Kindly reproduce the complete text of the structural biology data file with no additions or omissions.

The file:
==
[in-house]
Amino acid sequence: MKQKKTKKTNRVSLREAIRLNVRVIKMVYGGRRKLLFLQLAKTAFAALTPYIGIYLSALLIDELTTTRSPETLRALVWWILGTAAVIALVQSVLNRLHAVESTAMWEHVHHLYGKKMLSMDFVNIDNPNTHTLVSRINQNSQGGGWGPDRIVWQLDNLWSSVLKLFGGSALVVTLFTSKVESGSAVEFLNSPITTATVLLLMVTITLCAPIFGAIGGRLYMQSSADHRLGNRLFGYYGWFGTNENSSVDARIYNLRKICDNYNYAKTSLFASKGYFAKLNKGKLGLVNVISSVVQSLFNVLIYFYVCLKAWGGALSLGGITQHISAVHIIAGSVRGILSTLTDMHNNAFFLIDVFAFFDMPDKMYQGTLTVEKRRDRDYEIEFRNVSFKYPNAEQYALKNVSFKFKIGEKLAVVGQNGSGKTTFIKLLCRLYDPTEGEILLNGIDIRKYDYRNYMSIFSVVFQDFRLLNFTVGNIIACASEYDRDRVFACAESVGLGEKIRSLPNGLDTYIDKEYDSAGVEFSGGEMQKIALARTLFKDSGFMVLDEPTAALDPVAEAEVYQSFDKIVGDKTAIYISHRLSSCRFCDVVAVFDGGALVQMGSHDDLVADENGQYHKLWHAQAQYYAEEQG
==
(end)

[in-house]
Amino acid sequence: MKQKKTKKTNRVSLREAIRLNVRVIKMVYGGRRKLLFLQLAKTAFAALTPYIGIYLSALLIDELTTTRSPETLRALVWWILGTAAVIALVQSVLNRLHAVESTAMWEHVHHLYGKKMLSMDFVNIDNPNTHTLVSRINQNSQGGGWGPDRIVWQLDNLWSSVLKLFGGSALVVTLFTSKVESGSAVEFLNSPITTATVLLLMVTITLCAPIFGAIGGRLYMQSSADHRLGNRLFGYYGWFGTNENSSVDARIYNLRKICDNYNYAKTSLFASKGYFAKLNKGKLGLVNVISSVVQSLFNVLIYFYVCLKAWGGALSLGGITQHISAVHIIAGSVRGILSTLTDMHNNAFFLIDVFAFFDMPDKMYQGTLTVEKRRDRDYEIEFRNVSFKYPNAEQYALKNVSFKFKIGEKLAVVGQNGSGKTTFIKLLCRLYDPTEGEILLNGIDIRKYDYRNYMSIFSVVFQDFRLLNFTVGNIIACASEYDRDRVFACAESVGLGEKIRSLPNGLDTYIDKEYDSAGVEFSGGEMQKIALARTLFKDSGFMVLDEPTAALDPVAEAEVYQSFDKIVGDKTAIYISHRLSSCRFCDVVAVFDGGALVQMGSHDDLVADENGQYHKLWHAQAQYYAEEQG